Ruwayda Mustafah of Rudaw Media Network reveals how the company is battling misinformation in Iraq 

Over the last 10 years, Rudaw Media Network has completely changed the media landscape in Iraq’s Kurdistan region. In a country where misinformation is rife, the group has drawn in scores of viewers, and millions of engagements across social media channels, thanks to its quality, well researched shows. 

Joining podcaster and Di5rupt interviewer Charlotte Ricca at the FIPP World Media Congress, Ruwayda Mustafah, Public Relations Manager of Rudaw Media Network, explained why it is so difficult to trust the news in Iraq.  

“Misinformation is a global problem, but compared to other countries, Iraq has a weak news ecosystem in that you’ve got multiple news platforms that are funded by different politicians, political parties or even different countries in the region to meddle into their internal affairs,” she said. 

“At Rudaw we face one of the greatest challenges, which is trying to decipher between what is truthful news and what is fake news and at the same time, trying to stay on top of our agenda in terms of always being the first to break news.” 

Rudaw Media Network challenges misinformation across different departments at the company. When it comes to health, for instance, there is flagship show fronted by a respected doctor who refutes commonly held myths related to health. 

“We basically have four to five shows that are well researched, well investigated and well sourced to ensure that the public are having a good amount of information,” said Mustafah. 

“We are also challenging misinformation by using traditional media like TV and radio. People used to think that traditional media will die out, but on the contrary, more people are coming back to traditional media because they’re seeing all of these different Facebook pages, different social media pages pop up, and that’s where we maintain our strength.” 

Changing the game 

Rudaw Media Network is unique in that it is the only media platform in the region that sends journalists to get trained in the US, UK and European countries like Germany. 

The company has also increased the minimum wage for journalists in the region, set up workshops and have partnered with the likes of Google. 

“We’ve tried to change the landscape by partnerships – not necessarily trying to imitate other news organisations in the West, but we’ve wanted to partner with them on the same level so that we can develop something in the region that’s wholesome and progressive,” said Mustafah.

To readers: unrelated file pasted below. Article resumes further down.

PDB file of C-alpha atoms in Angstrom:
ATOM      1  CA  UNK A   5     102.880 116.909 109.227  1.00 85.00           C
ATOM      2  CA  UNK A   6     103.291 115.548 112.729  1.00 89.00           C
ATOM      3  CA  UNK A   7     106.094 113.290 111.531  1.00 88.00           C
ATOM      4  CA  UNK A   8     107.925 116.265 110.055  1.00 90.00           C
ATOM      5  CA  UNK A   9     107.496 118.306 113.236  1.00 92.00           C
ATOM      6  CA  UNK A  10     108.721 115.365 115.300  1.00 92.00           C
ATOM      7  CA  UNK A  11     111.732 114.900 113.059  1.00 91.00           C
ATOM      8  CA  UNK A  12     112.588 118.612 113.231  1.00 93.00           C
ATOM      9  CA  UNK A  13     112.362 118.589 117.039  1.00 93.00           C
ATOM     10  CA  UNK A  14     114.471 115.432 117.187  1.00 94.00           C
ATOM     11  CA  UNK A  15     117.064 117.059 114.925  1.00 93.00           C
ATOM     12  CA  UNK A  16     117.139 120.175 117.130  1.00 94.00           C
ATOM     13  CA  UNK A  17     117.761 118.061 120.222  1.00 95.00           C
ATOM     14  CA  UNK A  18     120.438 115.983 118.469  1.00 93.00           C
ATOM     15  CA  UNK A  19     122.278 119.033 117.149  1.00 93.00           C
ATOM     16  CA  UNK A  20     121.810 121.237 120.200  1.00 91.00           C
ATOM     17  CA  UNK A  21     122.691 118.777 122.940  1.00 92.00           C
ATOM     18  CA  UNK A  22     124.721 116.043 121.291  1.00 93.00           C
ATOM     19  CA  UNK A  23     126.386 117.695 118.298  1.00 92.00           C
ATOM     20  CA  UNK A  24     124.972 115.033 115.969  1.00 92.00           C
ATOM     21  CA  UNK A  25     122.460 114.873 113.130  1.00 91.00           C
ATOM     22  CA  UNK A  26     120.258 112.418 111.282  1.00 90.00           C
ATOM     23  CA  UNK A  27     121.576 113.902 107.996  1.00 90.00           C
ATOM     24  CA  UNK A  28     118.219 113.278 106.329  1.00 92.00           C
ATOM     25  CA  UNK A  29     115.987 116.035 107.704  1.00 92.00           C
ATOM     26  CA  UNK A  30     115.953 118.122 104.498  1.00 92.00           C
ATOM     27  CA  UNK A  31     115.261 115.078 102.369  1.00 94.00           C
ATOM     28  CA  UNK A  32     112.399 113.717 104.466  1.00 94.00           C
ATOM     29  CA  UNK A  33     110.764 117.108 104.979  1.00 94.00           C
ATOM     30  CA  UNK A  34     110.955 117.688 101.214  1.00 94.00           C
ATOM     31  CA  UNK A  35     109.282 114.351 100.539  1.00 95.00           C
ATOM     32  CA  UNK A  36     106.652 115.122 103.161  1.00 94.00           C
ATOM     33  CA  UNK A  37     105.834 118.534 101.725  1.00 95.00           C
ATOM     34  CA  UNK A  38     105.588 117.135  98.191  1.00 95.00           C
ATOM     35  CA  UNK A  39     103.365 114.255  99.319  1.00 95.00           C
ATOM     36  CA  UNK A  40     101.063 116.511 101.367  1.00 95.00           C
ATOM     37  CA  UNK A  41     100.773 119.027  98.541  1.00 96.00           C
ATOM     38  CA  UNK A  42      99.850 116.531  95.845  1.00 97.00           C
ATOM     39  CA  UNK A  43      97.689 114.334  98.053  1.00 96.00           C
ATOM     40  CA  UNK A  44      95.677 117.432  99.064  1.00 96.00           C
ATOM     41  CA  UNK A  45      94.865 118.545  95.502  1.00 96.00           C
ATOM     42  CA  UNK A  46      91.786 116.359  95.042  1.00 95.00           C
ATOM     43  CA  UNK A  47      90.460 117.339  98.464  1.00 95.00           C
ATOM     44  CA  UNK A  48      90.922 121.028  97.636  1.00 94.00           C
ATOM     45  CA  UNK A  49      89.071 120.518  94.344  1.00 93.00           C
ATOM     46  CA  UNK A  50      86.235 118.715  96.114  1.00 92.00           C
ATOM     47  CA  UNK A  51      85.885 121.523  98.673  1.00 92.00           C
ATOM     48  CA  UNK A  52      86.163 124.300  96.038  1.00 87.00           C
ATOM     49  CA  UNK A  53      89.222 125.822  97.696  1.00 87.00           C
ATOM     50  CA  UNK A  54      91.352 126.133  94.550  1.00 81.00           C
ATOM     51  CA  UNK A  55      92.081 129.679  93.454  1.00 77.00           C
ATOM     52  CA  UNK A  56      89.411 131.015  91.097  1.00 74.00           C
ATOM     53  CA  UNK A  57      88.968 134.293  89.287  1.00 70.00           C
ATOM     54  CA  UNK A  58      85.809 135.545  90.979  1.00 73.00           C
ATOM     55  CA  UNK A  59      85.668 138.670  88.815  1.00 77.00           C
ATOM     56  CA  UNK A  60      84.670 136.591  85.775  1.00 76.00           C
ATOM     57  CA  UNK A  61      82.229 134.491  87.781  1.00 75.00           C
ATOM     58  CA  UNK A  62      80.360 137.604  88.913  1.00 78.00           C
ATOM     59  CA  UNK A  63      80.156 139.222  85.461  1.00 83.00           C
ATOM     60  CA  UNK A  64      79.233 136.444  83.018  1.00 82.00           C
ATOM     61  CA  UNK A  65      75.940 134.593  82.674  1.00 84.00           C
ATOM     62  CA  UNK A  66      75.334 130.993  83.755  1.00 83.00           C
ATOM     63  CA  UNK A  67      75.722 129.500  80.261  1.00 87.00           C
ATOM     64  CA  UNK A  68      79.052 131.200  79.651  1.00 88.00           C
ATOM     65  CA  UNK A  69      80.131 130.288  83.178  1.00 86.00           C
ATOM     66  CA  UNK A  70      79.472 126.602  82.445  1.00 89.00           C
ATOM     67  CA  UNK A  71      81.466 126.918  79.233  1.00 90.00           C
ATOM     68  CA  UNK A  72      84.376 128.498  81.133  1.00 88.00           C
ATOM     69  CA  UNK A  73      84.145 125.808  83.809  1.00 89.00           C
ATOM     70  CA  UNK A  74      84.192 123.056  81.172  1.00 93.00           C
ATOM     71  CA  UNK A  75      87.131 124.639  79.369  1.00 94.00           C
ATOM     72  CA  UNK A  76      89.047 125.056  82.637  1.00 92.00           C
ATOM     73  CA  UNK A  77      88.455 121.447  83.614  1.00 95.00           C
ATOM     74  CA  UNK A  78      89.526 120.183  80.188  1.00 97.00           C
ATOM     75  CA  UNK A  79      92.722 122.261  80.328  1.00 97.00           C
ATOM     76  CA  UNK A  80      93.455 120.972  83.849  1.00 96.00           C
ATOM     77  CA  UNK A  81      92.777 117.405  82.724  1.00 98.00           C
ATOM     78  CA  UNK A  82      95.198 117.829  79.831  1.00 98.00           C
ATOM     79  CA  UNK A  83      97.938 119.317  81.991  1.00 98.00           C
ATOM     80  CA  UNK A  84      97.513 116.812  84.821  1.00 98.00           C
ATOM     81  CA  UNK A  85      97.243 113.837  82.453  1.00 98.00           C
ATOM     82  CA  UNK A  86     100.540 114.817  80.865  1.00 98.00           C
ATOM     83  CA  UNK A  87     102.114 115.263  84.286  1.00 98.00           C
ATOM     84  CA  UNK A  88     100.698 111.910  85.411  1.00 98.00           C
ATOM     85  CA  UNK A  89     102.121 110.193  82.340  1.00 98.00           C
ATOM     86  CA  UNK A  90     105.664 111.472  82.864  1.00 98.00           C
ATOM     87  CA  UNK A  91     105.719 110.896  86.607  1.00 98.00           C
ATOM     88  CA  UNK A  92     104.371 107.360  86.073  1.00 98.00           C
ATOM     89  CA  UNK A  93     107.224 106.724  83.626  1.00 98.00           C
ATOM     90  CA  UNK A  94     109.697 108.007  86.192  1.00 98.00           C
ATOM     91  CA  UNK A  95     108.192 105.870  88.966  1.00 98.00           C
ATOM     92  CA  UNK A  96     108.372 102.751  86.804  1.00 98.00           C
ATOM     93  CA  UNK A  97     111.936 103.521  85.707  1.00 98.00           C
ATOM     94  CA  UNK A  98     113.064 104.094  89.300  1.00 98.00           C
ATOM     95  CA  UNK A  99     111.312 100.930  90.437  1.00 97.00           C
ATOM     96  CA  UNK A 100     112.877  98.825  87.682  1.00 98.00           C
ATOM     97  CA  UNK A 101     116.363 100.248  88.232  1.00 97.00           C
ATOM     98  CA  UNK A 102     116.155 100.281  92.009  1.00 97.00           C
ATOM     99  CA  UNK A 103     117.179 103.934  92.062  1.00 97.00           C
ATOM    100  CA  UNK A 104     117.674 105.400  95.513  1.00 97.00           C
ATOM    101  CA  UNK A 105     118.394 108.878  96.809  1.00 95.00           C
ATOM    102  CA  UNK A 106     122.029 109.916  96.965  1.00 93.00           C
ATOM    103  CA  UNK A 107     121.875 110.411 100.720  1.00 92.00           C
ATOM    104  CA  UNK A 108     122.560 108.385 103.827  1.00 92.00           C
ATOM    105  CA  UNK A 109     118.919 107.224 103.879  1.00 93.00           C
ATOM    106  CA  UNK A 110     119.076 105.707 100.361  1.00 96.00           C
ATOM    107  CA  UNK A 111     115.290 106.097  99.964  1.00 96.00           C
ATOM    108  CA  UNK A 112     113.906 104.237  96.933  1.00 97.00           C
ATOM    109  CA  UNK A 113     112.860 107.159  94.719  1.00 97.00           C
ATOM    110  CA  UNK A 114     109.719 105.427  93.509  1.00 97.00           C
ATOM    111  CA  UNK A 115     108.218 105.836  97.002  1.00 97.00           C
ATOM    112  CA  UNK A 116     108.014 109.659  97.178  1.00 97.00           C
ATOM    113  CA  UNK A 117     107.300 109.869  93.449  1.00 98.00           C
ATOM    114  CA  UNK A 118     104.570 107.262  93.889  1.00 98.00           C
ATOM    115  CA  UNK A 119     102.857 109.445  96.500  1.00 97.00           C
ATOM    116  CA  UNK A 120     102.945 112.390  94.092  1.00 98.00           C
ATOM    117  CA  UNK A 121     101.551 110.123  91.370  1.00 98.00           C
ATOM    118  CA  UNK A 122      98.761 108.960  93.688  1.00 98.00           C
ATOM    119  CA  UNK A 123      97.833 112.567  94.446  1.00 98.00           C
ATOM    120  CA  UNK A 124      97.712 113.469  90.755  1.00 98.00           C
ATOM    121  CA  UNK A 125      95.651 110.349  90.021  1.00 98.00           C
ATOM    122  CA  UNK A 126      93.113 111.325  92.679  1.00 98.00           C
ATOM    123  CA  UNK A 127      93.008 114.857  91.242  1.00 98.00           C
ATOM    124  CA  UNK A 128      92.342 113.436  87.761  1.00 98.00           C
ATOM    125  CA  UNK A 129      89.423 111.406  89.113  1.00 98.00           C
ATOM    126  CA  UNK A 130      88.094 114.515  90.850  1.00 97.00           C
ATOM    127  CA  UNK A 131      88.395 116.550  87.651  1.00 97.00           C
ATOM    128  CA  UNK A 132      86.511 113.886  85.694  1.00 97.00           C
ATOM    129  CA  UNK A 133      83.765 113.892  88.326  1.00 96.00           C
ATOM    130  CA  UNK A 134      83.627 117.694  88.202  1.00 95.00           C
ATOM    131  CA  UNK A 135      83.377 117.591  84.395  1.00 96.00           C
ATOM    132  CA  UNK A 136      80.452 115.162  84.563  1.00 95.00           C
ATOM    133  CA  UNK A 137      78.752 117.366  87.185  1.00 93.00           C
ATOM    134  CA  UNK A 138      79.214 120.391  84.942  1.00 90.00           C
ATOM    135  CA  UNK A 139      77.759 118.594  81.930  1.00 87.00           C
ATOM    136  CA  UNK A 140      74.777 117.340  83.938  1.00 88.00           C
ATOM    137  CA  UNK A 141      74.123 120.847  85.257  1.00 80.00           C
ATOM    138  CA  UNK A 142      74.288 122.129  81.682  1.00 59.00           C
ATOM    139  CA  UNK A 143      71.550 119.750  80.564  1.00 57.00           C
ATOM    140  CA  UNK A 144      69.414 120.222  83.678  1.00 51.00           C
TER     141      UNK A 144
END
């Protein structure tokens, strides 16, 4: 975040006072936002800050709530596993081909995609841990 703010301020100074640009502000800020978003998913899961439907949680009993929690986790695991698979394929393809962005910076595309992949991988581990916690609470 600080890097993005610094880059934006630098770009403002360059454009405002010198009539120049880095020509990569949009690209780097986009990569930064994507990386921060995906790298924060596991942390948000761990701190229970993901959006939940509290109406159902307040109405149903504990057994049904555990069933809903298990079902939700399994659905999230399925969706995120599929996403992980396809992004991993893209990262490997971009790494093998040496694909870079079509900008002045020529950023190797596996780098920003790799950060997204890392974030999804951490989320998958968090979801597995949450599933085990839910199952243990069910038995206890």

“We don’t focus on engagement as much as other networks. We focus on the quality of our writing and the quality of our reports, so you’ll find that we may not have hundreds of programmes, but the ones we have are high quality. 

“And I think the way we’ve retained our audience is that we’ve been consistent in our messaging. We are the only platform that actually covers news related to all politicians, while other media outlets tend to be a mouthpiece for one.” 

The scourge of deep fakes 

According to Mustafah, deep fake videos and audio snippets are a particular problem in Kurdistan and Iraq since people don’t understand what they are, and there is no mechanism for them to identify whether what they are seeing and hearing is truthful. 

“The main problem with deep fakes is the inability to identify it and inability to have proper scrutiny,” she pointed out. “Media professionals are not trained to identify deep fakes and to date no one in the region has any oversight over what content is published and there is no independent body, the same way the UK does, to fact check information that’s shared.” 

While new technology poses a problem, it can also offer a solution. “At the same time that we have technology that can manipulate voices and videos, we also have technology that can identify deep fakes,” said Mustafah. “It’s strange because it’s almost like AI is in a fight with itself.  

“But there are basically programmes that can enable you to identify deep fake audios and video because they measure the tone.” 

Rudaw Media Network has also been inspired by the fact that the BBC has established a verification department.  

“We’re keen to reach out to them to see whether we can collaborate,” said Mustafah. “We are also interested in having our own verification department where we can look at viral content and determine whether it’s fake or real and then share with our readers. 

“Deep fakes, misinformation and disinformation are a growing concern for us because we have a huge audience and we owe it to them to be to truthful and we owe it to them to be as thorough as possible.” 


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